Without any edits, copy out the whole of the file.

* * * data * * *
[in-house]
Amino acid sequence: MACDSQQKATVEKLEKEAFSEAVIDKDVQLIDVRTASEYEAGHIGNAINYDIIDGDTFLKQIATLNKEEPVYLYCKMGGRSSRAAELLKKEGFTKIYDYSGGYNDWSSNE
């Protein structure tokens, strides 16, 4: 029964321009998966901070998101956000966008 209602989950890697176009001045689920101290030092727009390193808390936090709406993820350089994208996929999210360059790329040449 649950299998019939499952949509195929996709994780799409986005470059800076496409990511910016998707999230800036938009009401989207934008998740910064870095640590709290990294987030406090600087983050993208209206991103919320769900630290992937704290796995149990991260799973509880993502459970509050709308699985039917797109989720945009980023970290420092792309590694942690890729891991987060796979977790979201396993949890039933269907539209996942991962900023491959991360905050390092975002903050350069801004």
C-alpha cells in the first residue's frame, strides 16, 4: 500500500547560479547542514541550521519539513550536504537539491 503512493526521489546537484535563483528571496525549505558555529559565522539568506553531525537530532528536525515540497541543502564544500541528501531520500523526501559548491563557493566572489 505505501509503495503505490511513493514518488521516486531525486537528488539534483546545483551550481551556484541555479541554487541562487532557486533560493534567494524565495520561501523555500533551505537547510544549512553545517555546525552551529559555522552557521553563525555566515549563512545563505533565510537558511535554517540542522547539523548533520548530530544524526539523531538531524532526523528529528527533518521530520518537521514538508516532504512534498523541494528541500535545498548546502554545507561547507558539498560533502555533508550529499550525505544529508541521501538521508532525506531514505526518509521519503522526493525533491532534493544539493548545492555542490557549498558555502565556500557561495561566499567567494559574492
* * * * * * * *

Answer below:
[in-house]
Amino acid sequence: MACDSQQKATVEKLEKEAFSEAVIDKDVQLIDVRTASEYEAGHIGNAINYDIIDGDTFLKQIATLNKEEPVYLYCKMGGRSSRAAELLKKEGFTKIYDYSGGYNDWSSNE
């Protein structure tokens, strides 16, 4: 029964321009998966901070998101956000966008 209602989950890697176009001045689920101290030092727009390193808390936090709406993820350089994208996929999210360059790329040449 649950299998019939499952949509195929996709994780799409986005470059800076496409990511910016998707999230800036938009009401989207934008998740910064870095640590709290990294987030406090600087983050993208209206991103919320769900630290992937704290796995149990991260799973509880993502459970509050709308699985039917797109989720945009980023970290420092792309590694942690890729891991987060796979977790979201396993949890039933269907539209996942991962900023491959991360905050390092975002903050350069801004």
C-alpha cells in the first residue's frame, strides 16, 4: 500500500547560479547542514541550521519539513550536504537539491 503512493526521489546537484535563483528571496525549505558555529559565522539568506553531525537530532528536525515540497541543502564544500541528501531520500523526501559548491563557493566572489 505505501509503495503505490511513493514518488521516486531525486537528488539534483546545483551550481551556484541555479541554487541562487532557486533560493534567494524565495520561501523555500533551505537547510544549512553545517555546525552551529559555522552557521553563525555566515549563512545563505533565510537558511535554517540542522547539523548533520548530530544524526539523531538531524532526523528529528527533518521530520518537521514538508516532504512534498523541494528541500535545498548546502554545507561547507558539498560533502555533508550529499550525505544529508541521501538521508532525506531514505526518509521519503522526493525533491532534493544539493548545492555542490557549498558555502565556500557561495561566499567567494559574492